The Justice Department confirms it is investigating whether airlines are colluding to limit available seats as part of an effort to keep airfares high.
Department spokeswoman Emily Pierce said the department was investigating potential ‘unlawful coordination’ among some airlines. She declined to comment further, including about which airlines are being investigated. Other published reports have indicated that Delta Air Lines, American Airlines, Southwest Airlines and United Airlines have received letters from the DOJ and are complying.
Clark Howard says while airfares are certainly high, he says proving collusion will be difficult because U.S. airlines have been open about how they need to operate as a successful business.
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‘They’re going to be very disciplined about adding any new service or any new aircraft and keep expressing it at industry conferences,’ said Clark.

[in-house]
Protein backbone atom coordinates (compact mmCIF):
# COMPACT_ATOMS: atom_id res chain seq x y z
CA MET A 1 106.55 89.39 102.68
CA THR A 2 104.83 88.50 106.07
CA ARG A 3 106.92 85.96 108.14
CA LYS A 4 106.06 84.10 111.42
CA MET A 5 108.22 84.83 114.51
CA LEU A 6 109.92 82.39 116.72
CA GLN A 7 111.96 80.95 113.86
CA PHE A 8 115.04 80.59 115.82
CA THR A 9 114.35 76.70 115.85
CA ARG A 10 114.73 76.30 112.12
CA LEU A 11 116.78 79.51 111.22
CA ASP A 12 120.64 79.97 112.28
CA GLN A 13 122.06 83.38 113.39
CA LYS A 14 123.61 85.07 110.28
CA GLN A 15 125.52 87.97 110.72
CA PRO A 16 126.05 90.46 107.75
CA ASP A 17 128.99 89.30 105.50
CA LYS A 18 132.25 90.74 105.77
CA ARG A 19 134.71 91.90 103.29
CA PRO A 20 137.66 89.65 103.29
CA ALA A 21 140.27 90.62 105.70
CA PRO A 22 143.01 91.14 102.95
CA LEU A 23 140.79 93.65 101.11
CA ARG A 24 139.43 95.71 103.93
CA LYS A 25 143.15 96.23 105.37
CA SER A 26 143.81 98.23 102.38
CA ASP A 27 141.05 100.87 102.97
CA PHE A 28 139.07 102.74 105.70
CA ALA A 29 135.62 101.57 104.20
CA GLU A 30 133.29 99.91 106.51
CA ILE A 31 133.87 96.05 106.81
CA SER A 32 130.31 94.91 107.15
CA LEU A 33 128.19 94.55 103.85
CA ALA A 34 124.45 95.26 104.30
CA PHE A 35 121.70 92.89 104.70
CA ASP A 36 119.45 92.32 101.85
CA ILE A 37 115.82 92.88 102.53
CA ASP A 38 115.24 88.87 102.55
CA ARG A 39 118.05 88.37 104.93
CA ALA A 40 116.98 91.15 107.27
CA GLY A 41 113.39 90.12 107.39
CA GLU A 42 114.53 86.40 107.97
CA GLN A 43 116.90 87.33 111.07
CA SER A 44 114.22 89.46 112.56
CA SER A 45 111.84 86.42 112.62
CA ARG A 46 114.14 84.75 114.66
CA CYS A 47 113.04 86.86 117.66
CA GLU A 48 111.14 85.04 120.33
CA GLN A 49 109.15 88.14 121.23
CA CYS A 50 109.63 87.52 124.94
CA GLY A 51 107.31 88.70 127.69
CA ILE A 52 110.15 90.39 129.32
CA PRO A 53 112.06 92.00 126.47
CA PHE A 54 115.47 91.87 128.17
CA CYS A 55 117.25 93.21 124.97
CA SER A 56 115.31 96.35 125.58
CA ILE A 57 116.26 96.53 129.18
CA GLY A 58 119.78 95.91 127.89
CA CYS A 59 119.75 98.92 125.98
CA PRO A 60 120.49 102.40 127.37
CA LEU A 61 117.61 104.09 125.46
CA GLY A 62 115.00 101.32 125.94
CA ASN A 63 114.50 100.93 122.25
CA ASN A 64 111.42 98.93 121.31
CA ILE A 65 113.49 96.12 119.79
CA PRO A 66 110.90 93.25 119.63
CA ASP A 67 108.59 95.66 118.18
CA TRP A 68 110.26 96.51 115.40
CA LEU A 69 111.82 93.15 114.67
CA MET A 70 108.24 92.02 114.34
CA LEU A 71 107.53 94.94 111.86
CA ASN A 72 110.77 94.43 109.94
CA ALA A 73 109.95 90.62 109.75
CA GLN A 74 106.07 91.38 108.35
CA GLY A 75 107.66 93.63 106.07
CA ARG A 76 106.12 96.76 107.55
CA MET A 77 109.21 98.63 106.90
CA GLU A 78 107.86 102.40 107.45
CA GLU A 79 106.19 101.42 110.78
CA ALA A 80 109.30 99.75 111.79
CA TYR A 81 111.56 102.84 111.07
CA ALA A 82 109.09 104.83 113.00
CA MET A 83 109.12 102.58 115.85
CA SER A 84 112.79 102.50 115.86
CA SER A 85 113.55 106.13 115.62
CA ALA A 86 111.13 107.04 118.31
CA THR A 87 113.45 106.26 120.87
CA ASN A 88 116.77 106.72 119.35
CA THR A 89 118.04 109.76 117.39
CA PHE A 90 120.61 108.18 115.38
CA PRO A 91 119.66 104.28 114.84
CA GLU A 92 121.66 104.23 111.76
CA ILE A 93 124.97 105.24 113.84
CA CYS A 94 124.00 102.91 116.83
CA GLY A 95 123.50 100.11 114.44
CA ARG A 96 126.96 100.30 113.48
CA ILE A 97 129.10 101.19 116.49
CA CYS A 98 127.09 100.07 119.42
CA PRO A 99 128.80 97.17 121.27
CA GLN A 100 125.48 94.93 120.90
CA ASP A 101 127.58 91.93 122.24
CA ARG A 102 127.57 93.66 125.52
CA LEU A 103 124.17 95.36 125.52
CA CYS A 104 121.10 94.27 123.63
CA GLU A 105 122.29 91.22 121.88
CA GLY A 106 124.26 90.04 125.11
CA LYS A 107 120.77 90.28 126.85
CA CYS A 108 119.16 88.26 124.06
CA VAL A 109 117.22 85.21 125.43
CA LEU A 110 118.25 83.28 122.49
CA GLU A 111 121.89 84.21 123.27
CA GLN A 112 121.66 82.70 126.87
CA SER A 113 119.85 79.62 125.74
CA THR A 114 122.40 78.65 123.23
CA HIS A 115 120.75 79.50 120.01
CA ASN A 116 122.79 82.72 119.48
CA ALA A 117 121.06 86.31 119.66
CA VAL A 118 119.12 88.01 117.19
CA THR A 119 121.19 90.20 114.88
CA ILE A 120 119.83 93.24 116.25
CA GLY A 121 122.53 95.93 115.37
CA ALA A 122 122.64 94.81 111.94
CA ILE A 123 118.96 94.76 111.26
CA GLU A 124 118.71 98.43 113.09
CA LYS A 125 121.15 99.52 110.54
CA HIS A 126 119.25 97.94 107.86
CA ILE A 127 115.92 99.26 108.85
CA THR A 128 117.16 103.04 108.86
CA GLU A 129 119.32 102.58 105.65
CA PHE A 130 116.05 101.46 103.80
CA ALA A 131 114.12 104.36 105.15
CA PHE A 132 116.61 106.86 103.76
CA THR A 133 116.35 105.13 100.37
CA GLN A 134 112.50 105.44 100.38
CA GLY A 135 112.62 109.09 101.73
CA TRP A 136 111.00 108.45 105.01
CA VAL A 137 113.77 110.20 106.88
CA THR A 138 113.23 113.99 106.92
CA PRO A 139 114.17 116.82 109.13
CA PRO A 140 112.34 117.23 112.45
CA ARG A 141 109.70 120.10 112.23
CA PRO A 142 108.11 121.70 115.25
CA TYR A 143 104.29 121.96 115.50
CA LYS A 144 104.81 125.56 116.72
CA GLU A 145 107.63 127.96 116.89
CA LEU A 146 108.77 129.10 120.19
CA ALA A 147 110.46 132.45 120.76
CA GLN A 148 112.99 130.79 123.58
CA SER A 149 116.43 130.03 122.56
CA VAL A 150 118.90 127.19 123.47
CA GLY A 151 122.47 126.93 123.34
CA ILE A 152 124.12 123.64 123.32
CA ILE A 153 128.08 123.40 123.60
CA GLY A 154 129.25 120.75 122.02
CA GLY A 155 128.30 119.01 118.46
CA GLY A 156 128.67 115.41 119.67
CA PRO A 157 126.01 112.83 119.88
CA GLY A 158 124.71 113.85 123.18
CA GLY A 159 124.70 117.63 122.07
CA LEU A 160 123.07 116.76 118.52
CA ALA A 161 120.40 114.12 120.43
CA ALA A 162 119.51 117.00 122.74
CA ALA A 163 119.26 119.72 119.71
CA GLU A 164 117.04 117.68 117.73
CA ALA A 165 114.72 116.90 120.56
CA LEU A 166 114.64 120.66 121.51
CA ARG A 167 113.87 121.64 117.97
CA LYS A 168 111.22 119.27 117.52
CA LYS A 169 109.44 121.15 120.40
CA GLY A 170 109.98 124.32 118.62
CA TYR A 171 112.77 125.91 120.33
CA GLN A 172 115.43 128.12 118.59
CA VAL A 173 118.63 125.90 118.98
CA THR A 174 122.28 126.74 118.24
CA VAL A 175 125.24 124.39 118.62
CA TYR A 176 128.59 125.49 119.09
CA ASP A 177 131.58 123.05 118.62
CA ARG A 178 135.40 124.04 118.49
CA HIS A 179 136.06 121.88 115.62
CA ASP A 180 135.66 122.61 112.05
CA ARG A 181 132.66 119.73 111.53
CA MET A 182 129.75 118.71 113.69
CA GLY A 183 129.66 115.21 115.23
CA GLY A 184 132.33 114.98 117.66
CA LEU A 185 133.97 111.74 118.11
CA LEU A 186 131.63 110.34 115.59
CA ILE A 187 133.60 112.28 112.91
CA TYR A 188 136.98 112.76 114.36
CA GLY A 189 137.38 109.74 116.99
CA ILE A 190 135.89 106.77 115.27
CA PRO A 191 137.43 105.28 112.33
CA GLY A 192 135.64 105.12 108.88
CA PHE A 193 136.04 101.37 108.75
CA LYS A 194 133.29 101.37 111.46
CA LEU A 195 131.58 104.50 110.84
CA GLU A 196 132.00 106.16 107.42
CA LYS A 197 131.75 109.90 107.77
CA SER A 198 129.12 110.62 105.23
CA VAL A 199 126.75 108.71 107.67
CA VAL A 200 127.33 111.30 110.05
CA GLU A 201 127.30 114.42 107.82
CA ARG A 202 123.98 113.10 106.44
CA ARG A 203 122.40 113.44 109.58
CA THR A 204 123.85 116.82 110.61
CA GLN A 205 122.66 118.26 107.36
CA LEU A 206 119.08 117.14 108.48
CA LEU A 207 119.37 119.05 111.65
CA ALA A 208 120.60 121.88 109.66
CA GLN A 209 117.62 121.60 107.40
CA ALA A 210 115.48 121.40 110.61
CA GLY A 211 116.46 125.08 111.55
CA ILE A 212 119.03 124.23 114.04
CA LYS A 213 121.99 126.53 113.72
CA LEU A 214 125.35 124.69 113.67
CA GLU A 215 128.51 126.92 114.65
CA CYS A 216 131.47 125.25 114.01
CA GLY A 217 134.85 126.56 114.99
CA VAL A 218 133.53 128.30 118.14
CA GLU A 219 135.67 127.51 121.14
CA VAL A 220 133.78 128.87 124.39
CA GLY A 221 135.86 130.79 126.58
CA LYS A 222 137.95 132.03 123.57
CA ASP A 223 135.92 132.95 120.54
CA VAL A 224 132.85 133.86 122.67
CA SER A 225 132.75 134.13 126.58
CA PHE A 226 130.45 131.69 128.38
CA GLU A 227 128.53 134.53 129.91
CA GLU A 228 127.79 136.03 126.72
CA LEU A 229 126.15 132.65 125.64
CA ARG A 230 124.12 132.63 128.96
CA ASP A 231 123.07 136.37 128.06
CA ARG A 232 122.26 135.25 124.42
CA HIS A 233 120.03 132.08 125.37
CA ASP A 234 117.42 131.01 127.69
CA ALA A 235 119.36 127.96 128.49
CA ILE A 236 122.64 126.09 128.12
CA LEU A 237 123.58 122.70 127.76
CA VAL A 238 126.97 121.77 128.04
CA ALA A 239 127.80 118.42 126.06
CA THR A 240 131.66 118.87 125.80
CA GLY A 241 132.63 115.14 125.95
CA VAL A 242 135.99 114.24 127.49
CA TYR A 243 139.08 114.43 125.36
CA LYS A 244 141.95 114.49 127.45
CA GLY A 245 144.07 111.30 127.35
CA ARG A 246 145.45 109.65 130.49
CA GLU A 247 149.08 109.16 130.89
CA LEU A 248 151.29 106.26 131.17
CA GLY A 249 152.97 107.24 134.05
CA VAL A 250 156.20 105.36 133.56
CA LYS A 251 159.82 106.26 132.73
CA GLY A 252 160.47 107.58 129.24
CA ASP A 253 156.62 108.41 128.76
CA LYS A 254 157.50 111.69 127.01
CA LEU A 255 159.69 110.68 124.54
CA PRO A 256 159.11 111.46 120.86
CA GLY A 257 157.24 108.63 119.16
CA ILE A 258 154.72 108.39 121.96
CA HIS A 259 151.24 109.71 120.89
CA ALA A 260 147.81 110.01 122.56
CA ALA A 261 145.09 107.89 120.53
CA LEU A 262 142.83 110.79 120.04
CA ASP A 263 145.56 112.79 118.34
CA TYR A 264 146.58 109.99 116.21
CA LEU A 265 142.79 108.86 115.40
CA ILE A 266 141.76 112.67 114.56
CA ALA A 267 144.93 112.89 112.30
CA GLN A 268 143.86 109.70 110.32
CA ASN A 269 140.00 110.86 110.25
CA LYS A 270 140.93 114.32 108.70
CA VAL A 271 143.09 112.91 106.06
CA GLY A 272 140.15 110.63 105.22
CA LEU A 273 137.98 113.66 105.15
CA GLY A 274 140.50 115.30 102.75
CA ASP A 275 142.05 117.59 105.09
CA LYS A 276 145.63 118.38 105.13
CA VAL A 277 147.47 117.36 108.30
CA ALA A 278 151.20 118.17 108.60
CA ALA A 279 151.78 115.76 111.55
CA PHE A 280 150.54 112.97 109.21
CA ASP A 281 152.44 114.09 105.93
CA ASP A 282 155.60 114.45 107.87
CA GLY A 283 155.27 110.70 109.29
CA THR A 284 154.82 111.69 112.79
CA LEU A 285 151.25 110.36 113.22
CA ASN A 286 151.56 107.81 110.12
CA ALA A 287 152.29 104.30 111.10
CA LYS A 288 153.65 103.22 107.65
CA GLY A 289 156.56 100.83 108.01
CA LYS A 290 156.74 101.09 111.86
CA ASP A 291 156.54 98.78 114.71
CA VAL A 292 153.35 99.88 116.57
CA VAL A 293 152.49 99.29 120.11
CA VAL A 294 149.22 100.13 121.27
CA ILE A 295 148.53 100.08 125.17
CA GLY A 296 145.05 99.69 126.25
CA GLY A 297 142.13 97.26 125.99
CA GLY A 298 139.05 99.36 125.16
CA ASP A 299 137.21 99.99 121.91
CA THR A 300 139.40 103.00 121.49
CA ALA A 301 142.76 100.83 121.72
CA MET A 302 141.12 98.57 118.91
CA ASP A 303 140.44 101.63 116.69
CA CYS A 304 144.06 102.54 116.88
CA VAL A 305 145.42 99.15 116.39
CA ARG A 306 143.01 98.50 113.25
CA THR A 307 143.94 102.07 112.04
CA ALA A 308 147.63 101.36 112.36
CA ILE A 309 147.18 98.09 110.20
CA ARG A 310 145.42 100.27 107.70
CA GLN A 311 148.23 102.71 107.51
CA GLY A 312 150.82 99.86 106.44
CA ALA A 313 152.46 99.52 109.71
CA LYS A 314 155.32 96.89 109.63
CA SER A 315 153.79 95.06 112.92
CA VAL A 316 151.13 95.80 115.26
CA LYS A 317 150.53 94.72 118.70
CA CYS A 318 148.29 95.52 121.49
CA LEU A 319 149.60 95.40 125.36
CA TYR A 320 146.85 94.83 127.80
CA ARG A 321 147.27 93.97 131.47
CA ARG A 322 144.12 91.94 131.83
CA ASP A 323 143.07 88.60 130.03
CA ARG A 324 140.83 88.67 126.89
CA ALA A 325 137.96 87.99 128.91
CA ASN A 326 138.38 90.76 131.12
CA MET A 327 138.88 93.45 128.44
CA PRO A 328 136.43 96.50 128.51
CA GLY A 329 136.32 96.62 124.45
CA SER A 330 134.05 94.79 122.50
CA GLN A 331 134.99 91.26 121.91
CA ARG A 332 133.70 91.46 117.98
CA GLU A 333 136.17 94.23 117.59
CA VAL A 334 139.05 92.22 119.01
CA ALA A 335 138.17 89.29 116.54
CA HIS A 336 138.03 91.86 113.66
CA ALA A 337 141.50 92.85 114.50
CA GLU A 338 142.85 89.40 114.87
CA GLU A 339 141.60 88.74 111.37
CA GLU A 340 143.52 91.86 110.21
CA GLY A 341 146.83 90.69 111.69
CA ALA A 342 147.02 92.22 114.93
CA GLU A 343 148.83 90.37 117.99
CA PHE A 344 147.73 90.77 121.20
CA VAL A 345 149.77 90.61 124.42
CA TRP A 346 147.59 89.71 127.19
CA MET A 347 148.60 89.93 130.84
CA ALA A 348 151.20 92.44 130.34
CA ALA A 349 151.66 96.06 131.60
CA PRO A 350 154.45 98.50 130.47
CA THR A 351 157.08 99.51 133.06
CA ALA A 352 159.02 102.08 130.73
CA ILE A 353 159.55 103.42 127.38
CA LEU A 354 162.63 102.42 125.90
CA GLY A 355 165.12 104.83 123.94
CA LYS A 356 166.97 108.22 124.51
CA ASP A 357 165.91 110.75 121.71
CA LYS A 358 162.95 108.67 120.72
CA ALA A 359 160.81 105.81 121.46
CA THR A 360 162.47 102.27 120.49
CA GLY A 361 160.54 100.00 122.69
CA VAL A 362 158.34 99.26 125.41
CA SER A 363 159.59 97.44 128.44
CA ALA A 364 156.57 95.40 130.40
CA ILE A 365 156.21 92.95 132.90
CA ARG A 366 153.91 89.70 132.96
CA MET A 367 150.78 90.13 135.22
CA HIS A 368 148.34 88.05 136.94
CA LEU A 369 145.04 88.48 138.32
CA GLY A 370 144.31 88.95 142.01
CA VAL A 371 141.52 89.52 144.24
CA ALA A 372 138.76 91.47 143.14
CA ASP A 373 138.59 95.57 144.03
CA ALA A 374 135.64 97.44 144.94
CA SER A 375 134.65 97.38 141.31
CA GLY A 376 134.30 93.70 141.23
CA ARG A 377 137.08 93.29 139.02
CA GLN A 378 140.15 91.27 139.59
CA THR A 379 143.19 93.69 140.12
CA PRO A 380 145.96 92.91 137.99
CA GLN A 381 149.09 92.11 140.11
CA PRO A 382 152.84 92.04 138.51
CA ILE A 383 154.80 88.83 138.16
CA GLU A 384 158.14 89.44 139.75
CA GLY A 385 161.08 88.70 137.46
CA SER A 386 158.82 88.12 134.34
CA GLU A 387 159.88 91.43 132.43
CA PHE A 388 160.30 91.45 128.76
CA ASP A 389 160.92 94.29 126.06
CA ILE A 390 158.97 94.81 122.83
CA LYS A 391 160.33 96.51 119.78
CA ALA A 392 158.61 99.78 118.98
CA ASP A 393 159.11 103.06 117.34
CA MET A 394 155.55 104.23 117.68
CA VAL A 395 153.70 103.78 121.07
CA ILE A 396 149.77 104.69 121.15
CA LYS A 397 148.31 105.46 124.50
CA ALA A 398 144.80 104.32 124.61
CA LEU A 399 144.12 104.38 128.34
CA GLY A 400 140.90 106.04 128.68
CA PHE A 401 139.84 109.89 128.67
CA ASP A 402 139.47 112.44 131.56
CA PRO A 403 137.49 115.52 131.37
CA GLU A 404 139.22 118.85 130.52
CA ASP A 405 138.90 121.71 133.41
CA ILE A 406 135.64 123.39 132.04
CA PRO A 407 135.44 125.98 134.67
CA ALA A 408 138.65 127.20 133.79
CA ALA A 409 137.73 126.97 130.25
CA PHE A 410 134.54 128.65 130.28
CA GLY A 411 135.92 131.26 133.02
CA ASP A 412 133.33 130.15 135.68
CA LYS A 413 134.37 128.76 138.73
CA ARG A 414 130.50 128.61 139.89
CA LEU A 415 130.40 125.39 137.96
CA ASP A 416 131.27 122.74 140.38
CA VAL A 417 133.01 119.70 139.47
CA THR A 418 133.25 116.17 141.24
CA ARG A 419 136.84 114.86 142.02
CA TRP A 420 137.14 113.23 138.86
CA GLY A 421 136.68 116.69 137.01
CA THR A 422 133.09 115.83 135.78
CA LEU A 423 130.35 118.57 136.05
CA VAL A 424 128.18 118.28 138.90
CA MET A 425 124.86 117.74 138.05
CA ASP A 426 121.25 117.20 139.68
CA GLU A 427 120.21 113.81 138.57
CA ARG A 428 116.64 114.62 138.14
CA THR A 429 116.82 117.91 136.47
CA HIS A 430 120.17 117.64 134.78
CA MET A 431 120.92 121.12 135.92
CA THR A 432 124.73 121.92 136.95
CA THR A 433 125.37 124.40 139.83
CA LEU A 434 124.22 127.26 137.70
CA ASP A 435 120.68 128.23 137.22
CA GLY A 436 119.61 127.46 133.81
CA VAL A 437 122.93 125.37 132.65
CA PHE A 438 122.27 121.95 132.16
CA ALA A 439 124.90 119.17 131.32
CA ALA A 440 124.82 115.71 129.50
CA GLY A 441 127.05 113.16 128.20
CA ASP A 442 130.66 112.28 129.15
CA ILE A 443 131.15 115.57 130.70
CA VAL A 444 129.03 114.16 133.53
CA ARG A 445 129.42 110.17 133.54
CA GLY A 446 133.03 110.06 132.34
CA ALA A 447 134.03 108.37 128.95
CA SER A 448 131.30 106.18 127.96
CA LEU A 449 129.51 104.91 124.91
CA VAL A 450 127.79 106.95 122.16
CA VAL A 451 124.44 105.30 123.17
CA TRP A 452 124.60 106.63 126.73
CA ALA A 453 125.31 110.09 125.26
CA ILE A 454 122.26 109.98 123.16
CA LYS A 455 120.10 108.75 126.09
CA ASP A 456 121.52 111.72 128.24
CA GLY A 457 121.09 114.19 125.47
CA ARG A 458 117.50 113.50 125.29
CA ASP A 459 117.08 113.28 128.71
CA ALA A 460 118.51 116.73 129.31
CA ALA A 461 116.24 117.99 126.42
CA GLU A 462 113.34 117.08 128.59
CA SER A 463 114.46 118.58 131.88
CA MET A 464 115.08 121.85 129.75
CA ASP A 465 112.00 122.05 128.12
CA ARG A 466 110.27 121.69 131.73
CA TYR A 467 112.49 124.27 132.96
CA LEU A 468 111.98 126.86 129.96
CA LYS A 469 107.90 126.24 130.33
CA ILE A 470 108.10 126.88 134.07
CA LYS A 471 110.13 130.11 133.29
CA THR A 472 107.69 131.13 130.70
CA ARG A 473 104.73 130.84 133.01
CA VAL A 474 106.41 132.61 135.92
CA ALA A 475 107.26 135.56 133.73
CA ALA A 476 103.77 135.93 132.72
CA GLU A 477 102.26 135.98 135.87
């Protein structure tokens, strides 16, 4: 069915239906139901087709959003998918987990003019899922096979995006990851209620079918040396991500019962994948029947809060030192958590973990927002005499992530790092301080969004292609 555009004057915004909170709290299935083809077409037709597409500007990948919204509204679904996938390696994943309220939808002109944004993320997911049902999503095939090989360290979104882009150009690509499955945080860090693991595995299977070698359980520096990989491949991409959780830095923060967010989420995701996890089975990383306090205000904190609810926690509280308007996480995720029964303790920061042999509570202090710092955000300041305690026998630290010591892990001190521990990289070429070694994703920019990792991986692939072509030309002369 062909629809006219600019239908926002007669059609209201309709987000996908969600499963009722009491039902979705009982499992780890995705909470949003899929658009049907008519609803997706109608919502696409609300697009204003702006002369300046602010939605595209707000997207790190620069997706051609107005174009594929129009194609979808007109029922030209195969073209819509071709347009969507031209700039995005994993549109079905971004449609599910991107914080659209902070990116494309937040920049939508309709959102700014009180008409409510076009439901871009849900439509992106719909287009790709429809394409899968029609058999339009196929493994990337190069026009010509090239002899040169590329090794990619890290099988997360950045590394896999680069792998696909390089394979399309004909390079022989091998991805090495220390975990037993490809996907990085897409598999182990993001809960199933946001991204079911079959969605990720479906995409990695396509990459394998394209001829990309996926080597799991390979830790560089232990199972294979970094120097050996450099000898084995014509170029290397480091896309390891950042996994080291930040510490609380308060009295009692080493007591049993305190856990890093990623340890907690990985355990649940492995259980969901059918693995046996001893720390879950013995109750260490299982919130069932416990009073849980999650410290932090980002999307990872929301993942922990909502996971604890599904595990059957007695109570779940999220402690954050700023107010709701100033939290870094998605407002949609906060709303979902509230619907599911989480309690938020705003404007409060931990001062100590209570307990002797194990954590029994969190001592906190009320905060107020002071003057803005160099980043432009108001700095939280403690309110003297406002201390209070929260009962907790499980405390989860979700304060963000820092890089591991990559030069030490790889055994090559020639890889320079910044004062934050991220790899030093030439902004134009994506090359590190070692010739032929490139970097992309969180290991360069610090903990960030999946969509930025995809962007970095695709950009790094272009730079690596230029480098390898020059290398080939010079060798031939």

‘My concern is (this) is a form of signaling, that three near monopoly competitors are signaling to each other — you stay out of my hair, I’ll stay out of yours,’ added Clark
As for when we might see more affordable airfares, Clark expects the market will have to take care of itself, because ‘[he] think[s] it will be impossible to prove (collusion).’
Following a series of mergers starting in 2008, Delta Air Lines, American Airlines, Southwest Airlines and United Airlines now control more than 80 percent of the seats in U.S. skies. They have eliminated unprofitable flights, filled a higher percentage of seats on planes and worked to slow growth in order to command higher airfares.
To find the best fares, you have to outsmart the airlines at their own game. You’ll typically find cheaper fares on hard discounters like Allegiant, Spirit, and Frontier. Look at them for select routes. The other thing you’ll want to do to save money: Be willing to change planes and make a connection!